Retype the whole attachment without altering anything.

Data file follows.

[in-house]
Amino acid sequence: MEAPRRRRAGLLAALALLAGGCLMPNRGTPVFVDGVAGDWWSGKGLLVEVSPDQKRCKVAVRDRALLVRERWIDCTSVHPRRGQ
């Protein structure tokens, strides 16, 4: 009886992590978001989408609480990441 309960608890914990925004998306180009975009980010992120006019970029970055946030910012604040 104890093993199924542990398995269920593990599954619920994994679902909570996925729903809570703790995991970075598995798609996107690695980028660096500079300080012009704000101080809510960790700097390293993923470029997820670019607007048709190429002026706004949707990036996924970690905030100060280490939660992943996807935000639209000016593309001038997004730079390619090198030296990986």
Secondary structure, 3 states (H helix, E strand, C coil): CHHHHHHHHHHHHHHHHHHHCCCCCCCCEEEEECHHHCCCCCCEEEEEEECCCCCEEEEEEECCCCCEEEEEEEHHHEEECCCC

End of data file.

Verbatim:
[in-house]
Amino acid sequence: MEAPRRRRAGLLAALALLAGGCLMPNRGTPVFVDGVAGDWWSGKGLLVEVSPDQKRCKVAVRDRALLVRERWIDCTSVHPRRGQ
């Protein structure tokens, strides 16, 4: 009886992590978001989408609480990441 309960608890914990925004998306180009975009980010992120006019970029970055946030910012604040 104890093993199924542990398995269920593990599954619920994994679902909570996925729903809570703790995991970075598995798609996107690695980028660096500079300080012009704000101080809510960790700097390293993923470029997820670019607007048709190429002026706004949707990036996924970690905030100060280490939660992943996807935000639209000016593309001038997004730079390619090198030296990986």
Secondary structure, 3 states (H helix, E strand, C coil): CHHHHHHHHHHHHHHHHHHHCCCCCCCCEEEEECHHHCCCCCCEEEEEEECCCCCEEEEEEECCCCCEEEEEEEHHHEEECCCC